GTAI - Germany Trade & Invest, the economic development agency of the Federal Republic of Germany, Berlin, reports that British businesses are sceptical about the future. "In a survey published on 18/19 July 2016 by the British Manufacturers’ Organisation EEF, the companies interviewed expressed their concern over the future," stated the GTAI. Furthermore: "Around 38 percent of the companies interviewed said they intended to curb investments over the next twelve months following worsening economic conditions in the wake of the referendum. This compares with 9 percent intending to increase investments and around 43 percent who will make no changes at all.”
Although the weakness of sterling is likely to boost British exports, companies worry about domestic demand. Almost a third of companies asked by the EEF (29 percent) fear they will experience a fall in domestic orders over the next six months.Whilst the majority of companies participating in the survey (53 percent) see opportunities in the weakness of the pound, three quarters (75 percent) view the volatile exchange rate as a risk. Since the referendum, the pound sterling has lost considerable ground to the Euro and the US dollar. It is not perhaps until you spend some time in the UK as a continental European that you begin to realise just how seriously the Brexit vote has split the country. There’s no breakfast TV without a debate over Brexit. No daily newspaper without Brexit comments.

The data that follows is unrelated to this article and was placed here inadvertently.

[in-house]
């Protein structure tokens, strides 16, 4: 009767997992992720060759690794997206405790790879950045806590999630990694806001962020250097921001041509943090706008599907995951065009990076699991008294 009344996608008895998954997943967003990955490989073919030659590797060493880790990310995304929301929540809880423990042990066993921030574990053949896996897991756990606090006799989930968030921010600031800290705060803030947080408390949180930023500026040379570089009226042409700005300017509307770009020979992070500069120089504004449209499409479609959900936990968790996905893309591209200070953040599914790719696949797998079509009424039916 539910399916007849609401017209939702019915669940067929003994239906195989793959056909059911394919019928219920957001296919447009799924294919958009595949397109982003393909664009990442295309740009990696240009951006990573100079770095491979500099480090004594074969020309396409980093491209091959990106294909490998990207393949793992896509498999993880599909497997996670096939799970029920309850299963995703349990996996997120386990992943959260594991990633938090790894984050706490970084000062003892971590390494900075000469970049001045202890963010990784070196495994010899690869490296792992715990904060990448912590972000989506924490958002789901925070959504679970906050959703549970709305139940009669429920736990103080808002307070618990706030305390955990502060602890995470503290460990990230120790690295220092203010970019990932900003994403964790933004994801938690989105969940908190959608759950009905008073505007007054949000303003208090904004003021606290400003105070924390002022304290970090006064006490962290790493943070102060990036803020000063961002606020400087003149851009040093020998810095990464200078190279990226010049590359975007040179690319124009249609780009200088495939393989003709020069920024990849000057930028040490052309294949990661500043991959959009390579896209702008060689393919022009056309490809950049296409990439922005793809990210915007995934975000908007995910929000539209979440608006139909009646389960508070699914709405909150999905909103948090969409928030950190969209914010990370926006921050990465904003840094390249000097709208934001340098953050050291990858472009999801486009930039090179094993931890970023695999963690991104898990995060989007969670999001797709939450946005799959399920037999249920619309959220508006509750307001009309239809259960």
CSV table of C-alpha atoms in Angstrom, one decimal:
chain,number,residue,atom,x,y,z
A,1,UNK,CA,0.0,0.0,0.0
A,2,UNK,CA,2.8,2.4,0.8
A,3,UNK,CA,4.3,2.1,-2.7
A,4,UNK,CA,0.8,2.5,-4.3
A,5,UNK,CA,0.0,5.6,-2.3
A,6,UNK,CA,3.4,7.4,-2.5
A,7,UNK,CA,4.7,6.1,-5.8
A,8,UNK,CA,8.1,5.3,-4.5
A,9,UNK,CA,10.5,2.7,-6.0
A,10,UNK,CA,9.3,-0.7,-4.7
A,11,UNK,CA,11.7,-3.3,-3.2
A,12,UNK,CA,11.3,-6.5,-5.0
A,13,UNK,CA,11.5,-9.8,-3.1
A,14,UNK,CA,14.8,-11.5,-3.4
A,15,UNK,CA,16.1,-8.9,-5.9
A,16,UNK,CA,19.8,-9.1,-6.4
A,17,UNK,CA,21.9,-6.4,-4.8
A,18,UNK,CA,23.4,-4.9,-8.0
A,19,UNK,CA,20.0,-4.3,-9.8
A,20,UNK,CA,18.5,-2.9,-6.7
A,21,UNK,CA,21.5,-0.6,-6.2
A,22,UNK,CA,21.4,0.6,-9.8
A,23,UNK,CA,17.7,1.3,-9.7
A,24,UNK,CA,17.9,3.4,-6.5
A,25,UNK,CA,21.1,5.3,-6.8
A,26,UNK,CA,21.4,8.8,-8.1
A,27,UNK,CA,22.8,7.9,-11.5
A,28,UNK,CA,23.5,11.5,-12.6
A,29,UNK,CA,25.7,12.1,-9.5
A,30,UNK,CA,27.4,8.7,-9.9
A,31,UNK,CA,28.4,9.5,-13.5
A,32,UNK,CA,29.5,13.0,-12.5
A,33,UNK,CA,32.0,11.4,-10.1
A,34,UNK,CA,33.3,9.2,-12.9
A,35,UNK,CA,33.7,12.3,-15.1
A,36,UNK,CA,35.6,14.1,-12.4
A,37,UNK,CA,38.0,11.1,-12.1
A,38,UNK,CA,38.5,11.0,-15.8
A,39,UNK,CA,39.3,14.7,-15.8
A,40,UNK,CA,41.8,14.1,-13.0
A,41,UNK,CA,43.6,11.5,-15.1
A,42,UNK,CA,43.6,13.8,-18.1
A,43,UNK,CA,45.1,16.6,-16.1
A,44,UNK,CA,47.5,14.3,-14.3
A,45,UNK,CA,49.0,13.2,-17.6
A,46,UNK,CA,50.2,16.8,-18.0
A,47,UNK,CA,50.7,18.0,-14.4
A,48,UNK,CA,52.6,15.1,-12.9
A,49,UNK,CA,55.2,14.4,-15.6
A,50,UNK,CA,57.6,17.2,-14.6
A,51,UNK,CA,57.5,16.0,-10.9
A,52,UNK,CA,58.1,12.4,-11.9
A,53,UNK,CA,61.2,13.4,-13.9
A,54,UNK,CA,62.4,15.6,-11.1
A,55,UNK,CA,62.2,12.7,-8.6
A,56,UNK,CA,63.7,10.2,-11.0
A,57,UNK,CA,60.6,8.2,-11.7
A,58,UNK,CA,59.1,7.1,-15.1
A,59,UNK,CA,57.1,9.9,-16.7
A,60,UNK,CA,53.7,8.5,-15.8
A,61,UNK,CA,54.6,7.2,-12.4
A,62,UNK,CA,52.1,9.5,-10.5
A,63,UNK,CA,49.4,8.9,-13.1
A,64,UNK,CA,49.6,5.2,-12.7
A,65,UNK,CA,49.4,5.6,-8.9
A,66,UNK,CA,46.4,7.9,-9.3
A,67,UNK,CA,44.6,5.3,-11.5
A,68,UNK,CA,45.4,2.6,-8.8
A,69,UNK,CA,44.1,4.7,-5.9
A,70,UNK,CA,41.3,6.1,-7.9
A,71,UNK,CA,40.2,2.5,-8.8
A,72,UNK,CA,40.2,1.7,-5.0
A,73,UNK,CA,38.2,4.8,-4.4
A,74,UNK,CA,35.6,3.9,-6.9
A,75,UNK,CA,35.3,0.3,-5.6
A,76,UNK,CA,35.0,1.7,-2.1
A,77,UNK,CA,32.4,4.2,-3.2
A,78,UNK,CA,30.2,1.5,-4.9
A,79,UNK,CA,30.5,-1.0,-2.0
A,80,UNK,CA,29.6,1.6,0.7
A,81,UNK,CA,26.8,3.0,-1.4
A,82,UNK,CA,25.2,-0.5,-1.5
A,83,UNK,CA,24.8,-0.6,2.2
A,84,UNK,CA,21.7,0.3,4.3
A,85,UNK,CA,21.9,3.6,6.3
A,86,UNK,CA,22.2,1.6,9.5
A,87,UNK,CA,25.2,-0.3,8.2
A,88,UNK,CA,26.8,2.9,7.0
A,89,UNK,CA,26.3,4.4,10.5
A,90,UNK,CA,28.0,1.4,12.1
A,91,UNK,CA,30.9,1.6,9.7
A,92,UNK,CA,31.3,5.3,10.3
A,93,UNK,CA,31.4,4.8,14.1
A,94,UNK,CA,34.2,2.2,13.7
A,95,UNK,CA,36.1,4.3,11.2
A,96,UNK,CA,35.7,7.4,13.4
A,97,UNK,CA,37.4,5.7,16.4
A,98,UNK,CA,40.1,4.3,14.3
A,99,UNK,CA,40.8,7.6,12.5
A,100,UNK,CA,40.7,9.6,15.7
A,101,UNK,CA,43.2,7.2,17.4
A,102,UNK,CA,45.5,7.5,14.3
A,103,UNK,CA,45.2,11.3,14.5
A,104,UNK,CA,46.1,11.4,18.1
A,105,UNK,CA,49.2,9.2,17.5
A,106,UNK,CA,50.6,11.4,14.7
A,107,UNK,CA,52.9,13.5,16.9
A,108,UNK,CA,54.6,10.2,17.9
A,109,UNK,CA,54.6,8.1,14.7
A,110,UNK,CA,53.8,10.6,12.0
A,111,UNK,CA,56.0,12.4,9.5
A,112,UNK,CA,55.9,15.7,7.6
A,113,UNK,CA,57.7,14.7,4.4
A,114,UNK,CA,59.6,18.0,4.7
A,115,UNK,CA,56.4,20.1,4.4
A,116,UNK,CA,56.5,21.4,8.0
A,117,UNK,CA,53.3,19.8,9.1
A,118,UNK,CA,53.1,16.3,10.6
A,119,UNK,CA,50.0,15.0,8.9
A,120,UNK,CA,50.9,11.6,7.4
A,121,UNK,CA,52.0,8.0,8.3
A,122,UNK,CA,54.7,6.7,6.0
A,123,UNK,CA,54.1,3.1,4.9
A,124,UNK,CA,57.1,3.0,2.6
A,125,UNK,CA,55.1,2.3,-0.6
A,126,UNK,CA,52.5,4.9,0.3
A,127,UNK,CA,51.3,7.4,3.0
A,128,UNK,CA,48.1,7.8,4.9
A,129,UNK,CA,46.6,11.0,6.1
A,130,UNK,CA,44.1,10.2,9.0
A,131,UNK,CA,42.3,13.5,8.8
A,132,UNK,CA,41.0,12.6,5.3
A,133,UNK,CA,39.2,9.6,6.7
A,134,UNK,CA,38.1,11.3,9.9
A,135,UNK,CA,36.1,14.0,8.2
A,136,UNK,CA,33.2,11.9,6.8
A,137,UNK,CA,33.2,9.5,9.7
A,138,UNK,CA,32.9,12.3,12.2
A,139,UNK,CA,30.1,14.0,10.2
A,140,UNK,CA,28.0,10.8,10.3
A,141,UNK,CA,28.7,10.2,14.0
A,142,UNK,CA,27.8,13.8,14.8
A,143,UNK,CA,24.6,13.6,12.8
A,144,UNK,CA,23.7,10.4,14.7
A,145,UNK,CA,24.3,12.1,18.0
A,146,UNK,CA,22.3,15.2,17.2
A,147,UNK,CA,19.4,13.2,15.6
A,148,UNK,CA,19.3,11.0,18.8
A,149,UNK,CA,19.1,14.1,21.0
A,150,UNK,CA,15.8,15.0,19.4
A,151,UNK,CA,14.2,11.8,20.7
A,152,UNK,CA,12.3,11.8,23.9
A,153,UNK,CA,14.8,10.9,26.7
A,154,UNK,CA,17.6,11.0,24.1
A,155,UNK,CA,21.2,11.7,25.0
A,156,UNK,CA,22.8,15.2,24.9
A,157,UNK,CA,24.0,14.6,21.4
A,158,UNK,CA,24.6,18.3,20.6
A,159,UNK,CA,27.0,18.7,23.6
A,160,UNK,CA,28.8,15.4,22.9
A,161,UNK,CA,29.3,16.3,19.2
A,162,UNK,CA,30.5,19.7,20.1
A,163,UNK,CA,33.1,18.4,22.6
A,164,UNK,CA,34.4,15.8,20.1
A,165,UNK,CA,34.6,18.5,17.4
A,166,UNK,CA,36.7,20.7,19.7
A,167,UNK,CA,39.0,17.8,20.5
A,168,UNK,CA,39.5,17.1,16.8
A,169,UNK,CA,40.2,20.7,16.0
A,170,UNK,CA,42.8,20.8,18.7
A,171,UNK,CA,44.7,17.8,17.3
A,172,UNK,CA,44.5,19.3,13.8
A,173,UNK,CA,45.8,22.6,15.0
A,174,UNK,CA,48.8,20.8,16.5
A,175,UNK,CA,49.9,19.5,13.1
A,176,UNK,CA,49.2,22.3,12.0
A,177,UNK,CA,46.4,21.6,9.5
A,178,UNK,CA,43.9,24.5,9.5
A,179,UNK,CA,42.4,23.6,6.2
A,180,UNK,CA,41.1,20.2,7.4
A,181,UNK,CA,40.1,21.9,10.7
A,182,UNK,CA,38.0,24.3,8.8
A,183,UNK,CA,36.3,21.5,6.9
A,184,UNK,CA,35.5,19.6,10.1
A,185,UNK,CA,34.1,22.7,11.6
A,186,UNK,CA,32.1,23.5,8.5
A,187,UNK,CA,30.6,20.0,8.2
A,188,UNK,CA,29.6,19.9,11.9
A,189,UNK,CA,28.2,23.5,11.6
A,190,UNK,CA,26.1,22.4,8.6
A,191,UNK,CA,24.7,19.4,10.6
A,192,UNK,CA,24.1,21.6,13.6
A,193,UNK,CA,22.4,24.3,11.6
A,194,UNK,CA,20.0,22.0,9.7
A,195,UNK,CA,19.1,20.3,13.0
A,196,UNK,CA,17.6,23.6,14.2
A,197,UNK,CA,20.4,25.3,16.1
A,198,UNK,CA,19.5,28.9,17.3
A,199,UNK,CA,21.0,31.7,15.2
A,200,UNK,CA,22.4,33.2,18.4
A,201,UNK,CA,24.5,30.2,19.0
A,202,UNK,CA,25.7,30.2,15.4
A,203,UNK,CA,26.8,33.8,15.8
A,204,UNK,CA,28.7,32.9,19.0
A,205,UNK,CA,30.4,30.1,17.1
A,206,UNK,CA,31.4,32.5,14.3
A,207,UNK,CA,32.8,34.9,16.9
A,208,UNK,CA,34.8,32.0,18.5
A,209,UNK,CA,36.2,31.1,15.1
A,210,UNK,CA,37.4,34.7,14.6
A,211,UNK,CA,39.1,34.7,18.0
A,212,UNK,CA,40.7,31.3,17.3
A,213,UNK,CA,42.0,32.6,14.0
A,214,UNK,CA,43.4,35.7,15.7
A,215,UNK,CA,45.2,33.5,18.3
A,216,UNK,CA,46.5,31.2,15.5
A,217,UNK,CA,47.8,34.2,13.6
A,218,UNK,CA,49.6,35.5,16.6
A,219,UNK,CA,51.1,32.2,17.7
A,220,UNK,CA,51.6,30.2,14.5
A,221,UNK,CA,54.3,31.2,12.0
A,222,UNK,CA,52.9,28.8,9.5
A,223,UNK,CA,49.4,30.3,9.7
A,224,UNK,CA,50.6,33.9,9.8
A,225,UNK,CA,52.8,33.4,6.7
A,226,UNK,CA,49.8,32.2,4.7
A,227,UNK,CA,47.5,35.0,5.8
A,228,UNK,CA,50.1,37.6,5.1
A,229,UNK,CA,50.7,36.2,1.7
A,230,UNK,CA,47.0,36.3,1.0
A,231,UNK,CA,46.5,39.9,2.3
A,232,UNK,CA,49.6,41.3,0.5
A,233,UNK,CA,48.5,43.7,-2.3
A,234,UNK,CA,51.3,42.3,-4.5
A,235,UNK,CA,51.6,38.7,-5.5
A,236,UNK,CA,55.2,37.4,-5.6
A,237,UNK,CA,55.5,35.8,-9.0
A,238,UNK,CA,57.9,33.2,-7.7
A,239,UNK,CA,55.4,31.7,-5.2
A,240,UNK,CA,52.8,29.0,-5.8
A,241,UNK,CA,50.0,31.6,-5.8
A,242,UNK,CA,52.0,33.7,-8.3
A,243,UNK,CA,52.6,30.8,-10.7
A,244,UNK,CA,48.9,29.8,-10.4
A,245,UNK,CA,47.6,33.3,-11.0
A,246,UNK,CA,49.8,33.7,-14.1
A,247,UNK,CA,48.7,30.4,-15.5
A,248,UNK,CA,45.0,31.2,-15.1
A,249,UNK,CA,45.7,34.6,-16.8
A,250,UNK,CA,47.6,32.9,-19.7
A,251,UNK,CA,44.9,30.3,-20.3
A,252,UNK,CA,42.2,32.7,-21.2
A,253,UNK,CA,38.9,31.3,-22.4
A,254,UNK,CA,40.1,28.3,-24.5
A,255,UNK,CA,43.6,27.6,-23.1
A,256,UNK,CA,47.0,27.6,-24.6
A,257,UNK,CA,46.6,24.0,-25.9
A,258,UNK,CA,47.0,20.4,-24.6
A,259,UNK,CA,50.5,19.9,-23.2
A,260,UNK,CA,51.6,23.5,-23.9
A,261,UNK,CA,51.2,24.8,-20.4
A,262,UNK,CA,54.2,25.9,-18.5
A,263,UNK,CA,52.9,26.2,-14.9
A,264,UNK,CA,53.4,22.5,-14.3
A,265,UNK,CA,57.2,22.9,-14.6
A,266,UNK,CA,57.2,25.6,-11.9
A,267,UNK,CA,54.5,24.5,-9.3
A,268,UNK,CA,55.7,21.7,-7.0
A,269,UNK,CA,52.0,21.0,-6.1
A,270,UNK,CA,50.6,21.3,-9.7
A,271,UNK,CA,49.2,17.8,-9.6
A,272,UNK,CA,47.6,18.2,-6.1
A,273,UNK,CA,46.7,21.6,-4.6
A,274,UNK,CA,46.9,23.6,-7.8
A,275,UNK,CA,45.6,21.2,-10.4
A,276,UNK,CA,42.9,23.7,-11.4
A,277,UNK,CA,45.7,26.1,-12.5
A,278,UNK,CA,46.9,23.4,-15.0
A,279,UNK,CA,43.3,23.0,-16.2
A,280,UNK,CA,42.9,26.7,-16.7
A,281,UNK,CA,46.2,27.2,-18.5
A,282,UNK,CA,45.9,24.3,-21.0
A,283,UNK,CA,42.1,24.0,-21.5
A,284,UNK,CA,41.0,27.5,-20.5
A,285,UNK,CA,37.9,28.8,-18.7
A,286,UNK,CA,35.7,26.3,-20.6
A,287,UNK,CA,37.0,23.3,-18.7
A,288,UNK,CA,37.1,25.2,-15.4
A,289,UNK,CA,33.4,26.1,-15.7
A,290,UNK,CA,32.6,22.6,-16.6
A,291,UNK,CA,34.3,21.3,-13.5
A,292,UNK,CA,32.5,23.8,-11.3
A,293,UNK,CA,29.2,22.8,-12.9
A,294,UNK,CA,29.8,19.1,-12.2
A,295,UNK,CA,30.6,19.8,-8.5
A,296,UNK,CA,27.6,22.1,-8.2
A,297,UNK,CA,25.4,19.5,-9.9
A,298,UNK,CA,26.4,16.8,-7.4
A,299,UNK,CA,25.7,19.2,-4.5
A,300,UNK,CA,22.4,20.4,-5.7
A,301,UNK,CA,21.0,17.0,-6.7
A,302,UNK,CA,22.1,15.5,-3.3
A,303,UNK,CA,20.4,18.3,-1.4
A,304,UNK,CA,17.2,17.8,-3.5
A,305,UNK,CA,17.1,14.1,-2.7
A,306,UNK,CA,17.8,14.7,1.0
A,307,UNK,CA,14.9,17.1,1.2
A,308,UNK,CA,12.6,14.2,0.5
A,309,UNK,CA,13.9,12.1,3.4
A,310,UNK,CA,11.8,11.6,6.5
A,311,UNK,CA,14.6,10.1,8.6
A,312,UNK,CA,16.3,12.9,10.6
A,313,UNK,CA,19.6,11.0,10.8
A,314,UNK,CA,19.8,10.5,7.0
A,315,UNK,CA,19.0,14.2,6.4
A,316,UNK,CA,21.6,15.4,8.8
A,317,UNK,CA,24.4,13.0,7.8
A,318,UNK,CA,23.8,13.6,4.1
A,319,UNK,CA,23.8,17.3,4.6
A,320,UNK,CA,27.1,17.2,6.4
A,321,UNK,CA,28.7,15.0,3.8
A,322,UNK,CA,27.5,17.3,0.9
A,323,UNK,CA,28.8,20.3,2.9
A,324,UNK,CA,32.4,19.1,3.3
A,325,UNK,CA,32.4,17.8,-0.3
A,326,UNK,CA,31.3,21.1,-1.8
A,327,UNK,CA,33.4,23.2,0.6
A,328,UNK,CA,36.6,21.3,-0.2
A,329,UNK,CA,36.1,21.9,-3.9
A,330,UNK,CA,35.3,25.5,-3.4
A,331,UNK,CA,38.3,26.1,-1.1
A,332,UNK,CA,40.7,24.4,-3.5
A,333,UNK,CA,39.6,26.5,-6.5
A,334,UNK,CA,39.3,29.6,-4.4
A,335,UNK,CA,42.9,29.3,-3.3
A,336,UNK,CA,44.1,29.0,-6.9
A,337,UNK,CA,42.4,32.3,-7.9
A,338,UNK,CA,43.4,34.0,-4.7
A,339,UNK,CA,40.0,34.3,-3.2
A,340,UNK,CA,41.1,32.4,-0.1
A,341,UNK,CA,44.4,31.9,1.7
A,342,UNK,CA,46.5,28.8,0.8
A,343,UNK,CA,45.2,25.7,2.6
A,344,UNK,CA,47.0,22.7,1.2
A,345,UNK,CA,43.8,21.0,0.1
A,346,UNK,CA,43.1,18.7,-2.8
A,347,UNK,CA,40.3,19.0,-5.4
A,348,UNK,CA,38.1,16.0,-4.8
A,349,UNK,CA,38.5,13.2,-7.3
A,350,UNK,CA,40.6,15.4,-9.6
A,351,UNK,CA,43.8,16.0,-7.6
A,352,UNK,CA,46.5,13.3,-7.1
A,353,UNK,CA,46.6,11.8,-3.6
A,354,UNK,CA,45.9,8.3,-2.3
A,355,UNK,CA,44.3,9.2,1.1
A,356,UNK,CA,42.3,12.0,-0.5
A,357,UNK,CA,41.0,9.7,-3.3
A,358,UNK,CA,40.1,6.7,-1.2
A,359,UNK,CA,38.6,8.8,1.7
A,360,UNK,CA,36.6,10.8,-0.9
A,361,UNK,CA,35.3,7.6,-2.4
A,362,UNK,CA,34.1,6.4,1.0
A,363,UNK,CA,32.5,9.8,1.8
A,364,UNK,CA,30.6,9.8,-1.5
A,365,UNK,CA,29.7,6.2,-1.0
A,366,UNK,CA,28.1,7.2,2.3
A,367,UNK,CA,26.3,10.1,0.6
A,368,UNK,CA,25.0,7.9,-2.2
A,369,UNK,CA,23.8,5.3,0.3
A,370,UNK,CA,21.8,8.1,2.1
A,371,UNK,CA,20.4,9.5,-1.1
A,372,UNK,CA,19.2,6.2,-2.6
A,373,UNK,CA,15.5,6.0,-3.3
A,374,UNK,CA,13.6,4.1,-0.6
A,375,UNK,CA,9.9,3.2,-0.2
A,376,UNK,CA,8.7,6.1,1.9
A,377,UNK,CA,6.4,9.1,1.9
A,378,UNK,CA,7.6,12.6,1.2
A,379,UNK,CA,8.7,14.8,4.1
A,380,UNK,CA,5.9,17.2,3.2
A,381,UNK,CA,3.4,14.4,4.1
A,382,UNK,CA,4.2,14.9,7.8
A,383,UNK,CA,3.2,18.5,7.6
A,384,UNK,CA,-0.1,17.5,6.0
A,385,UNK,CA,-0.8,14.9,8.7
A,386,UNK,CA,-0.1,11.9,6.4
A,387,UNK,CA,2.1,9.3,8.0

The UK’s new foreign minister Boris Johnson has finally spoken in the British press. BoJo, as the Brits have nicknamed him, asserts that no country in Europe drinks more Italian wine than the UK and that “the Italians won’t want to pass up that opportunity.” Former Tory minister Nick Herbert’s reaction was scathing as he warned that the three cabinet ministers Boris Johnson, Liam Fox and David Davis, who have been charged with the Brexit process, would bumble around the world like “three blind mice”, spewing out inconsistencies and contradictory views as to how Brexit should be executed. As we went to press, Britain’s Prime Minister Theresa May announced she would be pushing for a "hard" Brexit, adding fuel to the fire, among others, in Scotland.